The long-term radiation goal, which was introduced during the reign of the DPJ government, provides that decontamination work and other efforts should be carried out to lower the annual radiation exposure dose for the general public at normal times to 1 millisievert or less after deducting exposure to natural radiation.

Marukawa said on Feb. 12, "The government will work together to achieve that goal," emphasizing that the current administration will uphold the long-range goal.



Environment minister withdraws radiation remark, apologizes to Fukushima residents



By YU KOTSUBO/ Staff Writer

Environment Minister Tamayo Marukawa retracted her remark about the government having “no scientific grounds” for its radiation decontamination target in the Fukushima nuclear disaster, saying she wanted to rebuild trust with local residents.

As the minister in charge of overseeing the decontamination efforts in Fukushima Prefecture, Marukawa, 45, said Feb. 12 she wants to “sincerely apologize to residents in Fukushima.”

During a speech in Matsumoto, Nagano Prefecture, on Feb. 7, she labeled the government’s long-term goal of reducing radiation levels near the crippled Fukushima No. 1 nuclear plant to an annual dose of 1 millisievert or less as having “absolutely no scientific grounds.”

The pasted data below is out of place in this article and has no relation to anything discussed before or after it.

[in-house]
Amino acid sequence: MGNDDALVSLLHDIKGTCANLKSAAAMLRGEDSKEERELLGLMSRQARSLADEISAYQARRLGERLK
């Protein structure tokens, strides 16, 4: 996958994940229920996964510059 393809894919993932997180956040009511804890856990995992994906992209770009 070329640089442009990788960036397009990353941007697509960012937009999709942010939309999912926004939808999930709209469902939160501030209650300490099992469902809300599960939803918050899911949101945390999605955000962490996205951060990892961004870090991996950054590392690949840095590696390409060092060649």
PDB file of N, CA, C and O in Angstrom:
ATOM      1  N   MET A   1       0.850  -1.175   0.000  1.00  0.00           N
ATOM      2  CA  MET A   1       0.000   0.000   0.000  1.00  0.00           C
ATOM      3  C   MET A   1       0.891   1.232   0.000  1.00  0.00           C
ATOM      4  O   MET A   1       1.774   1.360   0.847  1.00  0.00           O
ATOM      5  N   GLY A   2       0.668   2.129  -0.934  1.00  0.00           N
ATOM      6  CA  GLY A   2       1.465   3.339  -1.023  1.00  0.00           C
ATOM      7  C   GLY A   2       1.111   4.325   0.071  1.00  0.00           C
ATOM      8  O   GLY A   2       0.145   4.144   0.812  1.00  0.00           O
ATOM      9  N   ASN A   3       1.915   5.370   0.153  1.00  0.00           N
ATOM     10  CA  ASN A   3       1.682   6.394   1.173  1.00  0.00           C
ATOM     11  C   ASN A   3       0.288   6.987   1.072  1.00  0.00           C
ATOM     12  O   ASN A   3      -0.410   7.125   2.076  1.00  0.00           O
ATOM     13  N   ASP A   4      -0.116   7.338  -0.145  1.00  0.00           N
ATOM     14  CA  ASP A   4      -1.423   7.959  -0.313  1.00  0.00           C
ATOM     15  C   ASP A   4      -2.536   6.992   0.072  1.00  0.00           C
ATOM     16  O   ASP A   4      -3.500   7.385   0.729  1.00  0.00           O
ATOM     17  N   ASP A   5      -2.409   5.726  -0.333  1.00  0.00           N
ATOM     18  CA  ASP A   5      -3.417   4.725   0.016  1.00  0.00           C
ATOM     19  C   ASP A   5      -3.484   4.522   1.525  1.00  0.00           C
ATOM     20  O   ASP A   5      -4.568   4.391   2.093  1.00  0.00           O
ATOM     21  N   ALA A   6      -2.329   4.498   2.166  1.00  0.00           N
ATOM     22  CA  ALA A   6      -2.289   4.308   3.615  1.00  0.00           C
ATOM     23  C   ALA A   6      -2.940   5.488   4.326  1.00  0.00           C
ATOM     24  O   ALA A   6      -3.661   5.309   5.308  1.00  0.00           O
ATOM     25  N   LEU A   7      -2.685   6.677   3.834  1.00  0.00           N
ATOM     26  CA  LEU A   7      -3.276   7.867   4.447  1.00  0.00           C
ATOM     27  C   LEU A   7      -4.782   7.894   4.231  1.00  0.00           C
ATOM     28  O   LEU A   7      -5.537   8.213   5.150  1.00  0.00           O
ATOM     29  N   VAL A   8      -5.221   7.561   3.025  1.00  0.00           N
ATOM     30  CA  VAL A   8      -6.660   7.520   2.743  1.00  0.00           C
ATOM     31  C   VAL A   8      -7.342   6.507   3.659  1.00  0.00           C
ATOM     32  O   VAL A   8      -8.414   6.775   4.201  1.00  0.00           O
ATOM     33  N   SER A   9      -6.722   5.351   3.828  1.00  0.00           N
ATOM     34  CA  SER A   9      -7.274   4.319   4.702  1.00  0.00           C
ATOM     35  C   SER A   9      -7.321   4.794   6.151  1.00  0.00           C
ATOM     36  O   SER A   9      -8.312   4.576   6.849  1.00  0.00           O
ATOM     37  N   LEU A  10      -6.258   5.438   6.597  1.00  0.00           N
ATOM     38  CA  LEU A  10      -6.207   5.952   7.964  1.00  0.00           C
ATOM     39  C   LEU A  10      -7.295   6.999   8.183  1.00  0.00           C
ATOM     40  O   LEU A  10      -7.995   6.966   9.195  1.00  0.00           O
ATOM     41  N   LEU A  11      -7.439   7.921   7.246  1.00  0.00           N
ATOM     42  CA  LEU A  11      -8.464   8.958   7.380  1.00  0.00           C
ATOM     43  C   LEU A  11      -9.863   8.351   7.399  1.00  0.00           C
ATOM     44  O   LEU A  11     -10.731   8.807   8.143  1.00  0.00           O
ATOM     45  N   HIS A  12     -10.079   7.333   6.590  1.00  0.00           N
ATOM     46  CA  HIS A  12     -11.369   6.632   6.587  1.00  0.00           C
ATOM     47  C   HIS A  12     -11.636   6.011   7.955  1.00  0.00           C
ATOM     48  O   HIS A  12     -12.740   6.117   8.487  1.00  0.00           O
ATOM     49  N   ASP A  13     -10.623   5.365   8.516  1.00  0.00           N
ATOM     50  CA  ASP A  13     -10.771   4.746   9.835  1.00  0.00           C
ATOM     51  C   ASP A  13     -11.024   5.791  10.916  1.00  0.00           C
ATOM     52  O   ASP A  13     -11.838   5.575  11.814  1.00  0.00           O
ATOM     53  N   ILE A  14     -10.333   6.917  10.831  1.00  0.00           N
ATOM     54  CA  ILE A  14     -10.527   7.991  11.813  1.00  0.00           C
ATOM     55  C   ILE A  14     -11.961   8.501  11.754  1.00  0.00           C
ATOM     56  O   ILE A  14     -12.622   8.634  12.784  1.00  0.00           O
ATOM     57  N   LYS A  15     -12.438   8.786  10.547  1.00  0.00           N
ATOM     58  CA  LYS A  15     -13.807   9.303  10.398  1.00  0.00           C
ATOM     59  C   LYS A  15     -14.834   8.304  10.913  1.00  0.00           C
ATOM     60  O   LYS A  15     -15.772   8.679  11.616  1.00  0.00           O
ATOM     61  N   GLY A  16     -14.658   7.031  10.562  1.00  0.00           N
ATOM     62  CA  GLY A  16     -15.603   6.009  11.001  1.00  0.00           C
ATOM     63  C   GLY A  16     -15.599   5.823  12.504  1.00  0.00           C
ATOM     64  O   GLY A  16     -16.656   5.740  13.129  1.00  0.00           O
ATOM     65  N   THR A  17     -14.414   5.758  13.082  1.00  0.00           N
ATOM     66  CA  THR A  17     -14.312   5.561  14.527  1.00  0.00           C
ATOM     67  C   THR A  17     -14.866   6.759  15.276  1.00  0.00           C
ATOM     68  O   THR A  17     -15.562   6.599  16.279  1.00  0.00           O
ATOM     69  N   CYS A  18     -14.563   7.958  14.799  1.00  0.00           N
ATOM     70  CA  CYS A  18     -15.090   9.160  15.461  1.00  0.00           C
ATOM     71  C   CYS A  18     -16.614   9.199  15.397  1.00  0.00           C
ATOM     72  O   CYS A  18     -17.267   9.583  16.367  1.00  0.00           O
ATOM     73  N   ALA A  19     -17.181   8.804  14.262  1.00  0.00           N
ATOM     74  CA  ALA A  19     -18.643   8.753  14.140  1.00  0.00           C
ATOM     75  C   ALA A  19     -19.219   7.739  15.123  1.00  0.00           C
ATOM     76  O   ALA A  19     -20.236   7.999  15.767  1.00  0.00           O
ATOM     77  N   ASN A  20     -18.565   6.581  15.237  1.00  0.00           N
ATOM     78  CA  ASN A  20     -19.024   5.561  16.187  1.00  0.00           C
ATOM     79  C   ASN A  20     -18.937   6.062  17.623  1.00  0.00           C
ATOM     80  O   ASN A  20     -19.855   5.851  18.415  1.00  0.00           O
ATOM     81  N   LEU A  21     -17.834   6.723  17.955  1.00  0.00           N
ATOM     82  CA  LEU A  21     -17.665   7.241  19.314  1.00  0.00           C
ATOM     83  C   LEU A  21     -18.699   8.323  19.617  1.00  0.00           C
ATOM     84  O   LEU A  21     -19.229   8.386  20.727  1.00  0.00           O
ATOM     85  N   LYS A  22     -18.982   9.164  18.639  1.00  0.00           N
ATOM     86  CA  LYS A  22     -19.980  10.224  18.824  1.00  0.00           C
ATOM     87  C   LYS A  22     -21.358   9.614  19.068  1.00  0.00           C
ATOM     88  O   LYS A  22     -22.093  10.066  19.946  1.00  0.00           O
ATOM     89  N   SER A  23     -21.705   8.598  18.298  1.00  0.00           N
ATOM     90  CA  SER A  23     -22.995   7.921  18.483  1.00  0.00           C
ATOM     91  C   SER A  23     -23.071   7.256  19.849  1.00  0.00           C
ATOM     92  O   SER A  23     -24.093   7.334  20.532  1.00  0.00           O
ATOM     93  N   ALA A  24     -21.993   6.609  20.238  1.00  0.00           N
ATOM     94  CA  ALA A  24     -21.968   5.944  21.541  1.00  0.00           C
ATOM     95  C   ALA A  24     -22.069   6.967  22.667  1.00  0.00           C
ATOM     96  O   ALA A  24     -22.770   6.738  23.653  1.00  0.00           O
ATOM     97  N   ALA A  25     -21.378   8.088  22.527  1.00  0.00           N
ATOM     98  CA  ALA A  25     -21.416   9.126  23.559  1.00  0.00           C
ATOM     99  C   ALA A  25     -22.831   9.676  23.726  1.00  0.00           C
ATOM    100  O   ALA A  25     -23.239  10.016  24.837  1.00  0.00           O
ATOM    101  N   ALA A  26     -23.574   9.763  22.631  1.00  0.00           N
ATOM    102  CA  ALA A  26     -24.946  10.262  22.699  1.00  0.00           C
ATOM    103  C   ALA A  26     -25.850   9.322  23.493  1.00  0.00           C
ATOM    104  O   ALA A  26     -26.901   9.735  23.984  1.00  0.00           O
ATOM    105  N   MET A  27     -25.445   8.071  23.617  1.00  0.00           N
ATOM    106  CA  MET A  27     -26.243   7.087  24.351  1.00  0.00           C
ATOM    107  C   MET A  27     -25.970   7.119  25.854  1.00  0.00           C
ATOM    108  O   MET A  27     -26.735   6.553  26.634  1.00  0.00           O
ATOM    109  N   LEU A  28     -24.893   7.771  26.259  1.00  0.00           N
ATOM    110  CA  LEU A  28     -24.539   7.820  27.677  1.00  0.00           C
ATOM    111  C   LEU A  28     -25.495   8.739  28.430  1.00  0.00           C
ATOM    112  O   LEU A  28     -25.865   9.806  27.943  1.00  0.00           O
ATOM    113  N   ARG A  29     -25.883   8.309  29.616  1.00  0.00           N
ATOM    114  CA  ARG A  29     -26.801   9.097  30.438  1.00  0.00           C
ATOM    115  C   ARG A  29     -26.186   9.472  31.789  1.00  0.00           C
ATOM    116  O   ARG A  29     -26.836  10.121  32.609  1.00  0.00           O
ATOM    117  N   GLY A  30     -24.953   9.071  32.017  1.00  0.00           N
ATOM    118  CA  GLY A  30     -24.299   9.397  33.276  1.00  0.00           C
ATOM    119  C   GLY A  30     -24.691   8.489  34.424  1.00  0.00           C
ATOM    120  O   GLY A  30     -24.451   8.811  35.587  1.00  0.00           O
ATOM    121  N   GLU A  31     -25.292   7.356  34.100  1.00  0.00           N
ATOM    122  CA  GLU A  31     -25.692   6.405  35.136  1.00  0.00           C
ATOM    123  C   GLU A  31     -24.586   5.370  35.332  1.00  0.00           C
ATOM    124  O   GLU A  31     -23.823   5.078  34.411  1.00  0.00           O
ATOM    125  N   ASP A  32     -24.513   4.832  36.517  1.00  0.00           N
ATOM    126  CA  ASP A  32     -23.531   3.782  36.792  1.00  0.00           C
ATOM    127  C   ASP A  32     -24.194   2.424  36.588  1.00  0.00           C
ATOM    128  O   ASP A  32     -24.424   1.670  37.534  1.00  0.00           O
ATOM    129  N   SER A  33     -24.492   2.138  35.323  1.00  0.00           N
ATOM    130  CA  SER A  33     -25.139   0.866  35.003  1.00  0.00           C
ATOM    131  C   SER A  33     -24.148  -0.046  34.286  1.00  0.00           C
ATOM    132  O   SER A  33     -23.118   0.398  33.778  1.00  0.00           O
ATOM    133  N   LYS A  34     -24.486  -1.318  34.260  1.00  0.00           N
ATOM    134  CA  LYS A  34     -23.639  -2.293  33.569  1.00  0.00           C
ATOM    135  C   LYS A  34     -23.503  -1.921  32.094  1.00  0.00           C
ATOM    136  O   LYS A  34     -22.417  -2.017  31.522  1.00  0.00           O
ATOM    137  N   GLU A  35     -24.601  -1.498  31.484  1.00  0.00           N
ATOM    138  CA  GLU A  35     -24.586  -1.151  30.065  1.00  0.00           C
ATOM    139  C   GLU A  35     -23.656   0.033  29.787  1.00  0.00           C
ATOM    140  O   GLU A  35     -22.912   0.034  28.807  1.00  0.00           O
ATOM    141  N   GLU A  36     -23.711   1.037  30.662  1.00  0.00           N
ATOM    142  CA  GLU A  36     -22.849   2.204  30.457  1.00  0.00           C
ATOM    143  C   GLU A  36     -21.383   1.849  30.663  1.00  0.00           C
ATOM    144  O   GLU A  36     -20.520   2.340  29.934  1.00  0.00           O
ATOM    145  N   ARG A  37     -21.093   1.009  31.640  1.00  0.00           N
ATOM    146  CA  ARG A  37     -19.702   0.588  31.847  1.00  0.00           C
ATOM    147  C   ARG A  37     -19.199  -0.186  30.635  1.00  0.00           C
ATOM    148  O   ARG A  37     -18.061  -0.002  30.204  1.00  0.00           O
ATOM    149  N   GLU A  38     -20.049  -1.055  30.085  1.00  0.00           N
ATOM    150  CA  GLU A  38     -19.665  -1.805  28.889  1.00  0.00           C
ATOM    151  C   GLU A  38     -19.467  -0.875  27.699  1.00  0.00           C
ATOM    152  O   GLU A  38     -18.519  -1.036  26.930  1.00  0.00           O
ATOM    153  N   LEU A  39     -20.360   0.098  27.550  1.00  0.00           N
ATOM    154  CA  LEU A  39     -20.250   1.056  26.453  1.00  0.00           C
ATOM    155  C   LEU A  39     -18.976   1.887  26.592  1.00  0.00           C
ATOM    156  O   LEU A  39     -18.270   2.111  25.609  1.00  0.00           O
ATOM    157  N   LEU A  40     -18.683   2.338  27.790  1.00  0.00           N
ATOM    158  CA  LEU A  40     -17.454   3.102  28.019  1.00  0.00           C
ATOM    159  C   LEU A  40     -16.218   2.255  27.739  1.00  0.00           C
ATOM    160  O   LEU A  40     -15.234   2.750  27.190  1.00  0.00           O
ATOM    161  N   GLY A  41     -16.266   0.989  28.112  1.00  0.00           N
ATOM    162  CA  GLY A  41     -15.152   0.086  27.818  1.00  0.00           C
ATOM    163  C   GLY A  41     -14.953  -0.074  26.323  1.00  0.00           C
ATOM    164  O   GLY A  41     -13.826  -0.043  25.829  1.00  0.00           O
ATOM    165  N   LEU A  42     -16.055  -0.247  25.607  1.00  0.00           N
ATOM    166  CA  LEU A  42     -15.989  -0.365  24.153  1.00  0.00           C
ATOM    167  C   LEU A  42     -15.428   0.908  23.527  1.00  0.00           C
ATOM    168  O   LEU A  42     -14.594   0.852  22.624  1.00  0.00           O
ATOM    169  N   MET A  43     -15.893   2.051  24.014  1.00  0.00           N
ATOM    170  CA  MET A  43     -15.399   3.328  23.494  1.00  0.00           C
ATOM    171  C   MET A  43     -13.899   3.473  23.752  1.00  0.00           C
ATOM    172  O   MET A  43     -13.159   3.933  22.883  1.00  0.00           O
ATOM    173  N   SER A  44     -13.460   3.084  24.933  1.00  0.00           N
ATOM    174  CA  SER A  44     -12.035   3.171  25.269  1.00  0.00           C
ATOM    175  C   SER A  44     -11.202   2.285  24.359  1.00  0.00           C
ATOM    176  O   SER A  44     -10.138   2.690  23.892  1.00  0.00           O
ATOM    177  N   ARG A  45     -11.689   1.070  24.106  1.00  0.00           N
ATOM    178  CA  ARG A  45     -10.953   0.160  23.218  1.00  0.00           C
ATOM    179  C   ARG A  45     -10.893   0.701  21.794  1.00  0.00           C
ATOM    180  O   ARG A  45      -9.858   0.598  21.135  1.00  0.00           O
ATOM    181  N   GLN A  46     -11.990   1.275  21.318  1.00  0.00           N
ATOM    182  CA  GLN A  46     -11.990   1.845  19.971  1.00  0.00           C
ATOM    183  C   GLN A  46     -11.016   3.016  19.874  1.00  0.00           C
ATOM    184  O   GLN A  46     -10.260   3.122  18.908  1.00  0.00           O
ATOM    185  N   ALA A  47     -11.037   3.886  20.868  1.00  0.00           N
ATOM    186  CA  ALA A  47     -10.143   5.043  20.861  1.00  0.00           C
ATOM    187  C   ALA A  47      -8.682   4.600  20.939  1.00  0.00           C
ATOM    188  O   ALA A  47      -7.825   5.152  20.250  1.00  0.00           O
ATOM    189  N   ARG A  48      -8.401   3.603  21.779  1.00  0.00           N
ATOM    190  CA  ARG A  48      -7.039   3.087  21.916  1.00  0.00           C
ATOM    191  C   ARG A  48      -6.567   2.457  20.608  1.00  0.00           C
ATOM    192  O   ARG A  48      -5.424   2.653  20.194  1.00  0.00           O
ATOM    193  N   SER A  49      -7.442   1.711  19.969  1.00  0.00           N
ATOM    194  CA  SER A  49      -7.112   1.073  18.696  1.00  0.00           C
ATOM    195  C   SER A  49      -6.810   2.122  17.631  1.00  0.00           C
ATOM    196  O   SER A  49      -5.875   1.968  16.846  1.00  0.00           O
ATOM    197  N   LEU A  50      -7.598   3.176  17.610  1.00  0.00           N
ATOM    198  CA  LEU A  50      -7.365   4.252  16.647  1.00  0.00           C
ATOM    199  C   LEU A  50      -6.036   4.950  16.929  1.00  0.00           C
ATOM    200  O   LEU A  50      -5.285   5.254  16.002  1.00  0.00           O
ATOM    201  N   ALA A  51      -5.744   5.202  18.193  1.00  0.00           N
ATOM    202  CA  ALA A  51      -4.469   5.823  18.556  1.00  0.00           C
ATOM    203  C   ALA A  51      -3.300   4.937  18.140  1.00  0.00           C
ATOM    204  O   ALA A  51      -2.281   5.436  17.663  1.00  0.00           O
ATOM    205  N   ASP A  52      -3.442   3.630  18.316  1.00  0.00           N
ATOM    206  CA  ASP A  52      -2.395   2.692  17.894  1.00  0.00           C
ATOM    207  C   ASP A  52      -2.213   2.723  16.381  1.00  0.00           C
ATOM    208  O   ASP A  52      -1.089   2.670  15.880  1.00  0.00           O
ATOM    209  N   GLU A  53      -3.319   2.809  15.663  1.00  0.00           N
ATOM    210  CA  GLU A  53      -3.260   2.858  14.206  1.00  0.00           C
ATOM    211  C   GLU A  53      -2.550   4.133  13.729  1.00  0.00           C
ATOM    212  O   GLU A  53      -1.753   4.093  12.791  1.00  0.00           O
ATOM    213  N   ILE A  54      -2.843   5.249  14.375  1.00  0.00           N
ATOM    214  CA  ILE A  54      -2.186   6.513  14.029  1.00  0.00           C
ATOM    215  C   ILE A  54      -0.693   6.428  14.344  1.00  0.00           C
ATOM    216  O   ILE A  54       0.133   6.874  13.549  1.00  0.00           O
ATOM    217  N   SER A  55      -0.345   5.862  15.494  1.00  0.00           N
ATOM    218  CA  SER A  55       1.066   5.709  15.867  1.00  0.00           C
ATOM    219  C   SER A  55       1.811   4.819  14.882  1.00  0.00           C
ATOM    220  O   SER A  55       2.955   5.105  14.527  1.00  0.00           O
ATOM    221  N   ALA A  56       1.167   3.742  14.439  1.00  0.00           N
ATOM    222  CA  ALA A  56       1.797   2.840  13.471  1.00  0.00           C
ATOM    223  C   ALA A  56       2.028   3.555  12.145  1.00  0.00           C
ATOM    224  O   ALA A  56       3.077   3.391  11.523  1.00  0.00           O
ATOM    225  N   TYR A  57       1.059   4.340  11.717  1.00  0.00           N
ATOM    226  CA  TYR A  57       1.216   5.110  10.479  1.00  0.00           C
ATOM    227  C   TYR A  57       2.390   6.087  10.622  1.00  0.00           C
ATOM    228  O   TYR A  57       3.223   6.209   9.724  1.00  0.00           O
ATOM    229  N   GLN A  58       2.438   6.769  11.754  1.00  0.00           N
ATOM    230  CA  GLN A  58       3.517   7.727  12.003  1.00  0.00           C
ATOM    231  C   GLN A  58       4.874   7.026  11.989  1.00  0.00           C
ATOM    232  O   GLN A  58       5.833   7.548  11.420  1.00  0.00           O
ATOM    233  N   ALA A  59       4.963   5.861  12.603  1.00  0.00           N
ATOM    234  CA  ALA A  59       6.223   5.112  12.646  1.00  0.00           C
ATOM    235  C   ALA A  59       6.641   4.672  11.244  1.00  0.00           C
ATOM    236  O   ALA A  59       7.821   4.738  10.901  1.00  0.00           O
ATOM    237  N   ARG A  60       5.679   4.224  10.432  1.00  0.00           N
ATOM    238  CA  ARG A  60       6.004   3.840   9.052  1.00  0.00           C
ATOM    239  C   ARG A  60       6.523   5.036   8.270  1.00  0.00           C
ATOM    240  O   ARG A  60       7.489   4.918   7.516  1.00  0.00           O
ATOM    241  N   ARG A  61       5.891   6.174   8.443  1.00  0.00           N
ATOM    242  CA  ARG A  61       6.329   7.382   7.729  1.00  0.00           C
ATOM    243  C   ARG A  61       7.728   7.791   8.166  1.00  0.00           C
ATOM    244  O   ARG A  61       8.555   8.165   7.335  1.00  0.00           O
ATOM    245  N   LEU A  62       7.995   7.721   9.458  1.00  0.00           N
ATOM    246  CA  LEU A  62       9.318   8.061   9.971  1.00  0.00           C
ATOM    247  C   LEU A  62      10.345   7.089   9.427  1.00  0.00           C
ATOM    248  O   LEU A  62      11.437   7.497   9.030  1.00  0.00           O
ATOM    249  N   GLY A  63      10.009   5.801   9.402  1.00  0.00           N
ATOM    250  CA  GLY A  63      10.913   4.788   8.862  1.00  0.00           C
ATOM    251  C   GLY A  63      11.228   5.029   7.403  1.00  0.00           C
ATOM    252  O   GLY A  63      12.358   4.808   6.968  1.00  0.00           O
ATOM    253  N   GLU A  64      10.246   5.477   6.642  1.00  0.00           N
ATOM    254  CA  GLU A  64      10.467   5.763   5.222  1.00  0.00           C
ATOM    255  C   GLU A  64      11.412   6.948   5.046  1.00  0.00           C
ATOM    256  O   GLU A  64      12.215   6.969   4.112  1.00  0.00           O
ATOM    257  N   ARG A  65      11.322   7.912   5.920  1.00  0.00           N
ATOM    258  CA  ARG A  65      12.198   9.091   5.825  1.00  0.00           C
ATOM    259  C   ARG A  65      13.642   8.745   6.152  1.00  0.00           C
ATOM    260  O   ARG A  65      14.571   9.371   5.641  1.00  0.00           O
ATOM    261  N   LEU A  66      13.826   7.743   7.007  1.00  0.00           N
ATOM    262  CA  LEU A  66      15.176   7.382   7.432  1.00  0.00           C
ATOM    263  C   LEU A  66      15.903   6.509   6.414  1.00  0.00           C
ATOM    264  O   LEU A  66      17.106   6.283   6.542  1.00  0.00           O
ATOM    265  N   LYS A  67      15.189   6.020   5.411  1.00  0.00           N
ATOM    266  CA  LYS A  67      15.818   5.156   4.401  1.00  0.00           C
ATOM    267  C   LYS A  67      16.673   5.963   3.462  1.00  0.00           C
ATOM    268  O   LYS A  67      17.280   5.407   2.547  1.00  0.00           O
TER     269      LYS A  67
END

A local newspaper, The Shinano Mainichi Shimbun, picked up the story and reported her comments on Feb. 8, which she promptly denied having made.

At Diet sessions on Feb. 9 and 10, Marukawa stated that she had “no recollection of using such wording” in the speech.

Nevertheless, she told the news conference on the evening of Feb. 12 that she had decided of her own volition to "retract the remark in order to maintain a relationship of trust with residents in Fukushima.”

Marukawa went on to say that the government's decontamination target is “indeed scientific in the sense that it was set as a result of thorough discussions by scientists.”

Her acknowledgment of making the faux pas will likely prompt the opposition camp to go on the offensive during Diet sessions in the coming week. For the time being, at least, Marukawa is standing firm. She said she has no intention of stepping down and wants to continue fulfilling her duties.

The decontamination goal was set by the Democratic Party of Japan-led government of the time on the basis of recommendations by the International Commission on Radiological Protection in the aftermath of the triple meltdown at the Fukushima plant triggered by the 2011 earthquake and tsunami disaster.

After the newspaper covered her remarks, Marukawa told reporters on Feb. 8 that she did not remember using such wording as “scientifically ungrounded.” She repeated the plea at Lower House Budget Committee sessions on Feb. 9 and 10.